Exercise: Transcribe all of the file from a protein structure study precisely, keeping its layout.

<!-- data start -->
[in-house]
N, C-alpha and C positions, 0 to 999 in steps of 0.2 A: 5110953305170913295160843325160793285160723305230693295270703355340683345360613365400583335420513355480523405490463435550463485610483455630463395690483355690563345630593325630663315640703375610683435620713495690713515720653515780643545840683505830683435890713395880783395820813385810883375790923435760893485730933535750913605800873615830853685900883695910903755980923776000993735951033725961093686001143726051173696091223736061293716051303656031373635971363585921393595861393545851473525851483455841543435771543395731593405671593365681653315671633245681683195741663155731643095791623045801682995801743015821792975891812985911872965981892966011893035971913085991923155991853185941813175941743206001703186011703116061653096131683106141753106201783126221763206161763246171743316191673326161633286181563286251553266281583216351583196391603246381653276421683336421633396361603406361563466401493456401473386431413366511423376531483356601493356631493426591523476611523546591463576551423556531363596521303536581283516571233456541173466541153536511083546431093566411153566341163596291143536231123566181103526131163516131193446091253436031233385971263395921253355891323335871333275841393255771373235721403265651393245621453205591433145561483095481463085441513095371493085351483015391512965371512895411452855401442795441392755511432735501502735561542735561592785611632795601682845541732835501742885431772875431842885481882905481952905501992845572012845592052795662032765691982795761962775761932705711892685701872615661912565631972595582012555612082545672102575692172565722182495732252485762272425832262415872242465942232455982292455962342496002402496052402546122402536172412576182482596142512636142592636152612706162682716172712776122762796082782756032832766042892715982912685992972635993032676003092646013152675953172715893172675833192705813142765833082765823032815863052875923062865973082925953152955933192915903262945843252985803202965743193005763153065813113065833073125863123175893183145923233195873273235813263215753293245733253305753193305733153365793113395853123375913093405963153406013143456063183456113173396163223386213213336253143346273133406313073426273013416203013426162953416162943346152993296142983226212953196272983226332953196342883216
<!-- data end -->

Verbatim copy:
[in-house]
N, C-alpha and C positions, 0 to 999 in steps of 0.2 A: 5110953305170913295160843325160793285160723305230693295270703355340683345360613365400583335420513355480523405490463435550463485610483455630463395690483355690563345630593325630663315640703375610683435620713495690713515720653515780643545840683505830683435890713395880783395820813385810883375790923435760893485730933535750913605800873615830853685900883695910903755980923776000993735951033725961093686001143726051173696091223736061293716051303656031373635971363585921393595861393545851473525851483455841543435771543395731593405671593365681653315671633245681683195741663155731643095791623045801682995801743015821792975891812985911872965981892966011893035971913085991923155991853185941813175941743206001703186011703116061653096131683106141753106201783126221763206161763246171743316191673326161633286181563286251553266281583216351583196391603246381653276421683336421633396361603406361563466401493456401473386431413366511423376531483356601493356631493426591523476611523546591463576551423556531363596521303536581283516571233456541173466541153536511083546431093566411153566341163596291143536231123566181103526131163516131193446091253436031233385971263395921253355891323335871333275841393255771373235721403265651393245621453205591433145561483095481463085441513095371493085351483015391512965371512895411452855401442795441392755511432735501502735561542735561592785611632795601682845541732835501742885431772875431842885481882905481952905501992845572012845592052795662032765691982795761962775761932705711892685701872615661912565631972595582012555612082545672102575692172565722182495732252485762272425832262415872242465942232455982292455962342496002402496052402546122402536172412576182482596142512636142592636152612706162682716172712776122762796082782756032832766042892715982912685992972635993032676003092646013152675953172715893172675833192705813142765833082765823032815863052875923062865973082925953152955933192915903262945843252985803202965743193005763153065813113065833073125863123175893183145923233195873273235813263215753293245733253305753193305733153365793113395853123375913093405963153406013143456063183456113173396163223386213213336253143346273133406313073426273013416203013426162953416162943346152993296142983226212953196272983226332953196342883216